• beginners struggling in old second-hand Baidarka's and Nordkapps - great kayaks, but it's so much more fun to get into the sports with an easier handling and more forgiving kayak;
  • the (older) paddler squeezing himself in a small cockpit - the modern keyhole cockpit makes life much easier;
  • smaller persons with dated paddles: too long, too big (blades), too heavy - even in Dutch shops also paddles shorter than 215 cm are available and a solid paddle doesn't need to weight a kilo nowadays...
  • experienced paddlers with old bleached-out PFD's - it's not only that modern PFD's are far more ergonomic and offer more freedom in movement, but it's also a safety issue: ever wondered what 10 years exposure to UV and salt-water does to foam and nylon?
Btw: I still enjoy experimenting in the old K1 and I have good fun these days with the vintage XC-skis (though I do regret that the shoes of my Nordic skates don't match with the bindings on my skis... ;-)

Kayakclub homeless?

Hard times for the local kayakclub Wyrda: the town of Woerden has ordered the club to leave the boathouse before the end of the year (this year - 2010!). A quit dramatic development...

More details on the Dutch version of this blog or on the website of KV Wyrda.

Wednesday, December 22, 2010

XC skiing along the kayak route

"Rondje Kamerik" is one of my favourite kayak routes around Woerden: 10 km with 2 portages, just right for a nice evening paddle or a quick workout in the K1 . Today Linda and I did this route on XC-skis. It was good fun. Btw: paddling is faster!

Tuesday, December 21, 2010

The Polar Night of Groningen on Solstice

The shortest day of the year would looked like the perfect moment to visit the Polar Night-event in Groningen. Alex and I bought 2 daytickets of the NS (Dutch Rail) and headed to the most Northern capital of the Netherlands. Travelling long distances by train in winter can be some challenge with Dutch Railways. We did meet several delays and a blocked route, but we managed to arrive in Groningen (and did come back to Woerden!). The Photo-expositions of the Polar Night event were not really worth the effort - which isn't due to the pictures, but more to the presentation. So I would not rank them "*** vaut le voyage/worth a special journey" - but when you happen to be around in Groningen - nice to see. Besides this Groningen is of course always worth a visit! And in our case: "reizen is het doel, niet de bestemming" - it was a great journey, I enjoyed the day.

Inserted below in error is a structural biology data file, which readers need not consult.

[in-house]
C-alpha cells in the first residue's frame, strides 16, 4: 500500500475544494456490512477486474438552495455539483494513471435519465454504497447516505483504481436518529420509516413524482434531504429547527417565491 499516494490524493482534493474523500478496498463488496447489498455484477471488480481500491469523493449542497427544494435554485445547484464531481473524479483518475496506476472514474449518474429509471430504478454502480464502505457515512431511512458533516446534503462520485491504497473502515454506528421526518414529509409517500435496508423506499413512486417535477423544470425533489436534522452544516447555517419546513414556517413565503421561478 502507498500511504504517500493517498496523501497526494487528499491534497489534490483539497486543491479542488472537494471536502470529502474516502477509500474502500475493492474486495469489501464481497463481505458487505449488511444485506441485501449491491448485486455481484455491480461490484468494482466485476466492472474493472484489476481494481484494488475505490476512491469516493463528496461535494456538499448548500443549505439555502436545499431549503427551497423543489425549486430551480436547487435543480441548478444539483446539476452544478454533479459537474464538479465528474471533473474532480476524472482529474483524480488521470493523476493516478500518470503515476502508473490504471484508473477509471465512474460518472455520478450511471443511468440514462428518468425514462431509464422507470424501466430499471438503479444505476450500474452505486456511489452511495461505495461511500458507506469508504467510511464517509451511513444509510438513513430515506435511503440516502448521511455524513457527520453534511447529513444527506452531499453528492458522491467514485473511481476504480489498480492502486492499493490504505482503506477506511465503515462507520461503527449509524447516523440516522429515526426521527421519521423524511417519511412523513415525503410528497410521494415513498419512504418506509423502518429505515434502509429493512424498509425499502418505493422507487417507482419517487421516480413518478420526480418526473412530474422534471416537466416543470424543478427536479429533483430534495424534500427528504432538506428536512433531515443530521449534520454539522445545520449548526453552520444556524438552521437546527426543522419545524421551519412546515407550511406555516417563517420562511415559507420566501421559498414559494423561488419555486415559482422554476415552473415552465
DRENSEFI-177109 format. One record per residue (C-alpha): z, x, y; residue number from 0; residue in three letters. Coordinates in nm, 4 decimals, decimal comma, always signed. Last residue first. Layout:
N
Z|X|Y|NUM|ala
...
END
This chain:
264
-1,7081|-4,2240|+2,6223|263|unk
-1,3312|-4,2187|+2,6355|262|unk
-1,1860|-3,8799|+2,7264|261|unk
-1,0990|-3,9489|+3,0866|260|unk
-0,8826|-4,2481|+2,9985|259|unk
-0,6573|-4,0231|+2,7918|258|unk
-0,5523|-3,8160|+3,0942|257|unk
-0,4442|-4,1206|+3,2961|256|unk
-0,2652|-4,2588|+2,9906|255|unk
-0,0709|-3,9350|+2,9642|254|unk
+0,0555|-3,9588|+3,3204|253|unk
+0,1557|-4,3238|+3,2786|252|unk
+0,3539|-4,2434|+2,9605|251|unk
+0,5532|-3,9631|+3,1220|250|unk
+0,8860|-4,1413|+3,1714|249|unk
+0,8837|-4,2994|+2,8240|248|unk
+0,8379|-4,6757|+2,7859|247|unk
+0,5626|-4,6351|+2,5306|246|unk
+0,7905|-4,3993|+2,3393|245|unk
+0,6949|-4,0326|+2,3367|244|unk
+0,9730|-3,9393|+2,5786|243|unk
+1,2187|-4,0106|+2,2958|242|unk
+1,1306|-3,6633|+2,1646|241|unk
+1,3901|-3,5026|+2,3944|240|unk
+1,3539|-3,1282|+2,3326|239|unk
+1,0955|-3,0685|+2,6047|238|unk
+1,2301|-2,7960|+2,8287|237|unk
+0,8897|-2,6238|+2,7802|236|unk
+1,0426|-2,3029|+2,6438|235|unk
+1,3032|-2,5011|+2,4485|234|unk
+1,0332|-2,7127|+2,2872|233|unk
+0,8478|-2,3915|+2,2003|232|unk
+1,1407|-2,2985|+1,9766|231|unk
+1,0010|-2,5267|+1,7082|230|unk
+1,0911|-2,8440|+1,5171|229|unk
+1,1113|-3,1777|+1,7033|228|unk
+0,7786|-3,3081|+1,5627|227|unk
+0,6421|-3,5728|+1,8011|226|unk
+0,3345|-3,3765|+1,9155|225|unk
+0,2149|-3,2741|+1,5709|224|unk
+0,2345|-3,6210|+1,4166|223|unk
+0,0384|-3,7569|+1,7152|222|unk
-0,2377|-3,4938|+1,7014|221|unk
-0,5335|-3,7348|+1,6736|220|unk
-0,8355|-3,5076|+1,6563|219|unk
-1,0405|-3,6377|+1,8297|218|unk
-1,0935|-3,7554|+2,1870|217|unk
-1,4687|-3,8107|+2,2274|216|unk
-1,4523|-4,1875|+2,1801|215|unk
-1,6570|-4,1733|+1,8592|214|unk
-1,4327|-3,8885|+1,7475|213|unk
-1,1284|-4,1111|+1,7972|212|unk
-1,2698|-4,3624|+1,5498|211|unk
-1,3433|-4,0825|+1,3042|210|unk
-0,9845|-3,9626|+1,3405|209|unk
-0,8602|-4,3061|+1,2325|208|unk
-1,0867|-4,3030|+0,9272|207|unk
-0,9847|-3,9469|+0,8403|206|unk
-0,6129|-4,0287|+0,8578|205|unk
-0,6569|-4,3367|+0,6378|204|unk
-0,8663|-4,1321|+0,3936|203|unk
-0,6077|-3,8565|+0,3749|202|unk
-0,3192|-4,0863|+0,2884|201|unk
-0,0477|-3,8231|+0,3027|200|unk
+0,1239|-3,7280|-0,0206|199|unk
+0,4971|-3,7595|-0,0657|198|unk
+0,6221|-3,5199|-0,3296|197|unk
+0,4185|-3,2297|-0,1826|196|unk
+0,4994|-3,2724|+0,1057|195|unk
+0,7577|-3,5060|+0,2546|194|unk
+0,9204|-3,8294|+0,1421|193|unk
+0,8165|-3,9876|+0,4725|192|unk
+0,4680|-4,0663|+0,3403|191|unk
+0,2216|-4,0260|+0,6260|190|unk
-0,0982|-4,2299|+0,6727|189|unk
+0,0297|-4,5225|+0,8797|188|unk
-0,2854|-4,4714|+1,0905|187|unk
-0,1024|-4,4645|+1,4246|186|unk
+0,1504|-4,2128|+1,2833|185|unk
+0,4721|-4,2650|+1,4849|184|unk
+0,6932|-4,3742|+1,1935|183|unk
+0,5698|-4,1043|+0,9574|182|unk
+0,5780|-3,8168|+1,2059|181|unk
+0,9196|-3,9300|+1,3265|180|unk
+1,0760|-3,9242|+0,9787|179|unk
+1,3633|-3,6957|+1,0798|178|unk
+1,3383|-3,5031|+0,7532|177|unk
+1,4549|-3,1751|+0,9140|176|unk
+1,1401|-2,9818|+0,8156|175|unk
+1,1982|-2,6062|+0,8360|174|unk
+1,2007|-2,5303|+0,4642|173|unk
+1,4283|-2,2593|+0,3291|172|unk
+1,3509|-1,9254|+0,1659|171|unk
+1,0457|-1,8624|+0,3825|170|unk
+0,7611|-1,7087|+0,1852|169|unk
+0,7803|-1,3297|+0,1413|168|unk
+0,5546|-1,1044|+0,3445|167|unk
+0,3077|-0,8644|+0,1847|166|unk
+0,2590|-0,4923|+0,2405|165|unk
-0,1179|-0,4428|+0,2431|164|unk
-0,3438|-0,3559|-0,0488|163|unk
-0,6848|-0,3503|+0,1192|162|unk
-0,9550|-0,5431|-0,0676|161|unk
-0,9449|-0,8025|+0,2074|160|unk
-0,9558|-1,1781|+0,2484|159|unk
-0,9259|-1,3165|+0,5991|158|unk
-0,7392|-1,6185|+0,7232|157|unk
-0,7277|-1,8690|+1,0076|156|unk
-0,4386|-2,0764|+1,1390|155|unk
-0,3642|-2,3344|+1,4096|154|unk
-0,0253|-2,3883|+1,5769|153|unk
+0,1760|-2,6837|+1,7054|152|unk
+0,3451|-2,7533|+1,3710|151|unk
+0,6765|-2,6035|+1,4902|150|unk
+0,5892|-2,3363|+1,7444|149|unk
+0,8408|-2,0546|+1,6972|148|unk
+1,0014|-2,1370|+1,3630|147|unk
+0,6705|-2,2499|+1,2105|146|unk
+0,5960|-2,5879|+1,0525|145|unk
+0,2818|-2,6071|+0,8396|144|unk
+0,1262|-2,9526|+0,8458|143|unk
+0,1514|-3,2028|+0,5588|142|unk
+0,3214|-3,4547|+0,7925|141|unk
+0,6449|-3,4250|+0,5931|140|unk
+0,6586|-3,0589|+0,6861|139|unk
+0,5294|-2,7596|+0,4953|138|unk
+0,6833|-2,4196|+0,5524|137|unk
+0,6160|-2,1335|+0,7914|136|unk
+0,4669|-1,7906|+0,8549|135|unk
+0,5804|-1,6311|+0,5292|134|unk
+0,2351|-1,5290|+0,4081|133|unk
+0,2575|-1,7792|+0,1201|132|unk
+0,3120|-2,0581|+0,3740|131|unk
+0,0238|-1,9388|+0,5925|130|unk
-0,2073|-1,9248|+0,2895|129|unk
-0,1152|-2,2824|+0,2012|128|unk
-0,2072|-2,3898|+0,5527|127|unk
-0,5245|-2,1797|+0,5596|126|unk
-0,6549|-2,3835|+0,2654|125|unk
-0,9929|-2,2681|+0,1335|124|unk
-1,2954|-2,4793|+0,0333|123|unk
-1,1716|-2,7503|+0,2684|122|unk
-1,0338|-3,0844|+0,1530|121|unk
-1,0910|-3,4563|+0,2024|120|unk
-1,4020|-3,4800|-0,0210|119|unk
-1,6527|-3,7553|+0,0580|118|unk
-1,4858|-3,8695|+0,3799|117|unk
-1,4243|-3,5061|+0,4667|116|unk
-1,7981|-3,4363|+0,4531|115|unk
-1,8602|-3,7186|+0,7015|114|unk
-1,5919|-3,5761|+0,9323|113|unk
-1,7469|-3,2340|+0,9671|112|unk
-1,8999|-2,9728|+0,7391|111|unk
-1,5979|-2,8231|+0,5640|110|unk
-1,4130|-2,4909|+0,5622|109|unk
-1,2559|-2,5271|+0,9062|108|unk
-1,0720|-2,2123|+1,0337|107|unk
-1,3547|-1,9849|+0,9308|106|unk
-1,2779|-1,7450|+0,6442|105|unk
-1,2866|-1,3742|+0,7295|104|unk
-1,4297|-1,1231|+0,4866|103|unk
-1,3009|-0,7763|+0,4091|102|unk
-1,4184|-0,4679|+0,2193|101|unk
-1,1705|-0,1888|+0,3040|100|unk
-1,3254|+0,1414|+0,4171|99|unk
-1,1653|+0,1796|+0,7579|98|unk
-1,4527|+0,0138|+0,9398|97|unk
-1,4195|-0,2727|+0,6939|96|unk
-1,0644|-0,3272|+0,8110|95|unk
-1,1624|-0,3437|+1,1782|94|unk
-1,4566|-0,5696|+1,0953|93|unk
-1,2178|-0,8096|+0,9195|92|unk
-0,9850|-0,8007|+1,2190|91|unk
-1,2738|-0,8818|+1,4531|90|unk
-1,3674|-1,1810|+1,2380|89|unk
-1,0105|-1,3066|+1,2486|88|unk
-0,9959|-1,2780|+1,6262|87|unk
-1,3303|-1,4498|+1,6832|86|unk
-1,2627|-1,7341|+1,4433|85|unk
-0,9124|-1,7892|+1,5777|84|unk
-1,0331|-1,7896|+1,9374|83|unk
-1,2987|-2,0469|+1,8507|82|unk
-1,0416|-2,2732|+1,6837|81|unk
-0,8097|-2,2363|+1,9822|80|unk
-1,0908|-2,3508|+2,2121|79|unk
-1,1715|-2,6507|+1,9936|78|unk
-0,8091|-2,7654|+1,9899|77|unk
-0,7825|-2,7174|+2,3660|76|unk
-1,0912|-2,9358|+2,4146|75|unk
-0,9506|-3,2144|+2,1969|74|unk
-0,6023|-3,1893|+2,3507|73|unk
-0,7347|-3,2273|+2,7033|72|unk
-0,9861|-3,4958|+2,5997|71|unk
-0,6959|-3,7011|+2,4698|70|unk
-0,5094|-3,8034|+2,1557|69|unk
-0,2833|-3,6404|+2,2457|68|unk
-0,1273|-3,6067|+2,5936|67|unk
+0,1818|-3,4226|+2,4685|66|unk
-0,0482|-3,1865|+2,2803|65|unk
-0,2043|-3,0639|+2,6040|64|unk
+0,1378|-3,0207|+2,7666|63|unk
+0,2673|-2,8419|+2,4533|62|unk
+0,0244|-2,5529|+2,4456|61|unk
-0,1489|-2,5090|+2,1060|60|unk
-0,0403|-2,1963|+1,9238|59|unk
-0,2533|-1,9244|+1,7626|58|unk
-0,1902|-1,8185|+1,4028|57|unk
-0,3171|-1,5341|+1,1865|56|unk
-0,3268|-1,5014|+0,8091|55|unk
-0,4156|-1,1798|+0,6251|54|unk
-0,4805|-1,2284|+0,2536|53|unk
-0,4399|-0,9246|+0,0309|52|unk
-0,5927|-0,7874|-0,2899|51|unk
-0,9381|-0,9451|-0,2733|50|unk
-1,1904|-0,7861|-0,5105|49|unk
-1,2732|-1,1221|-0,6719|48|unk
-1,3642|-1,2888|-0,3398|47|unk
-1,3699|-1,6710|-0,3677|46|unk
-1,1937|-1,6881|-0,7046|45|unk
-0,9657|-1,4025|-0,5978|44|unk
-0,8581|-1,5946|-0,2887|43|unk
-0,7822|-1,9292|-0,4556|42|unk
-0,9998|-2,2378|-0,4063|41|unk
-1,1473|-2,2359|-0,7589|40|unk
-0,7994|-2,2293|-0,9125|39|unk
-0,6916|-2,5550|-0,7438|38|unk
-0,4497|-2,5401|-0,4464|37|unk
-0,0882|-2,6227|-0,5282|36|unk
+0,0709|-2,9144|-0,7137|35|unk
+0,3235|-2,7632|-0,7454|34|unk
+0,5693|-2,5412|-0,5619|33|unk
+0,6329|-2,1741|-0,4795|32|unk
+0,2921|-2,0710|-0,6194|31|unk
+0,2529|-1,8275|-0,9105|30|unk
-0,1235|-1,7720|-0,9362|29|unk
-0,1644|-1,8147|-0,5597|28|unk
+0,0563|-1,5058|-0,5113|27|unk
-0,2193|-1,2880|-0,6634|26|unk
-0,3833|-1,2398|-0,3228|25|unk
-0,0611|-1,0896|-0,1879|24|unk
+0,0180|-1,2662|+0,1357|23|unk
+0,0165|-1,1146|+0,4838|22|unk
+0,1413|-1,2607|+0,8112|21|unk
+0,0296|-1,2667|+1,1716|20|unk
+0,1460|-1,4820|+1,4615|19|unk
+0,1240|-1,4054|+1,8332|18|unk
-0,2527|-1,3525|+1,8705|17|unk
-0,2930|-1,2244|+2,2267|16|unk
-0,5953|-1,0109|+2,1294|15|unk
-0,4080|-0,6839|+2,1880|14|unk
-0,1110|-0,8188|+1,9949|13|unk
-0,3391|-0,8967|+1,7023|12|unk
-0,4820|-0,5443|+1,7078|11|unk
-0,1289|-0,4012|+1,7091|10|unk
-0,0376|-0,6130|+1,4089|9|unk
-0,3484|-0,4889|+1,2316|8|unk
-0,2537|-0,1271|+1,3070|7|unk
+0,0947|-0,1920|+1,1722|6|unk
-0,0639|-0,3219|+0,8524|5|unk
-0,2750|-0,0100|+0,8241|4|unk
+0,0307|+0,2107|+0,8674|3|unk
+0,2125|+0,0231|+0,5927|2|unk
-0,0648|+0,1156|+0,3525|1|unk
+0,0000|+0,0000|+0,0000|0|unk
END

The shown Greenland kayak is part of the exhibition "faces of the Scoresby Sund" in the Noordelijk Scheepvaartmusueum. It's a plywood copy of a Greenlandic kayak - in bad condition.

The 5th. birthday of

Dec. 2005 - the first blog post: a report of an early morning winter-paddle with Alex and Guus on the Nieuwkoopse Plassen in a very calm state.

It's social media, and yet I almost missed this anniversary: Five years (and some days ago) I typed up the very first blog-post on To be exact it was the second start of Kajakwoerden: I started my seakayaking related blog in the MSN-Spaces-portal a few months earlier, but changed over to Blogger because I got irritated by the weird limitations of MSN. I wrote the first blog-posts in Dutch, and was surprised to notice that the blog from the very beginning attracted a serious number of foreign visitors. A few weeks later Mark Rainsy published a link to the Kajakwoerden-blog on the UK Sea Kayaking Forum and made a joke about the funny Dutch language. I reacted with a first post in English but didn't give the experiment more than a month. Soon more than 70 % of the visitors was non-Dutch. I never expected I would write more than a hundred English-posts a year! Actually I have to thank you - the reader - for making it to this long and intense experience! I would never have put this effort and time in the blog if it weren't for all the contacts with the people while doing this! It's social media - and a discovery for this clumsy Internet-user.